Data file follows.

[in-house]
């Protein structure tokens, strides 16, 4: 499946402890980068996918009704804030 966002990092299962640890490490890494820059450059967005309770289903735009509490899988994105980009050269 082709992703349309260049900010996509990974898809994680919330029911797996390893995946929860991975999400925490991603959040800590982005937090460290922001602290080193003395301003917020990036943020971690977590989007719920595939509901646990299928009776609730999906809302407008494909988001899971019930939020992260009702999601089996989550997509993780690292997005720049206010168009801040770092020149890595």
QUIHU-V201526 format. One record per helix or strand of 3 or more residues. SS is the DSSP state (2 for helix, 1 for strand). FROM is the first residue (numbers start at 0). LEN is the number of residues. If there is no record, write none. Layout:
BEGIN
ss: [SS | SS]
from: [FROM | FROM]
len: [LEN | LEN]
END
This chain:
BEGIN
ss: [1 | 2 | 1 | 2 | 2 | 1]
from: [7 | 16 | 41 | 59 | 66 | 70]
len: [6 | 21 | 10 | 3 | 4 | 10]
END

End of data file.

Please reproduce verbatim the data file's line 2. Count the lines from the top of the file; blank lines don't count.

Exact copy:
């Protein structure tokens, strides 16, 4: 499946402890980068996918009704804030 966002990092299962640890490490890494820059450059967005309770289903735009509490899988994105980009050269 082709992703349309260049900010996509990974898809994680919330029911797996390893995946929860991975999400925490991603959040800590982005937090460290922001602290080193003395301003917020990036943020971690977590989007719920595939509901646990299928009776609730999906809302407008494909988001899971019930939020992260009702999601089996989550997509993780690292997005720049206010168009801040770092020149890595």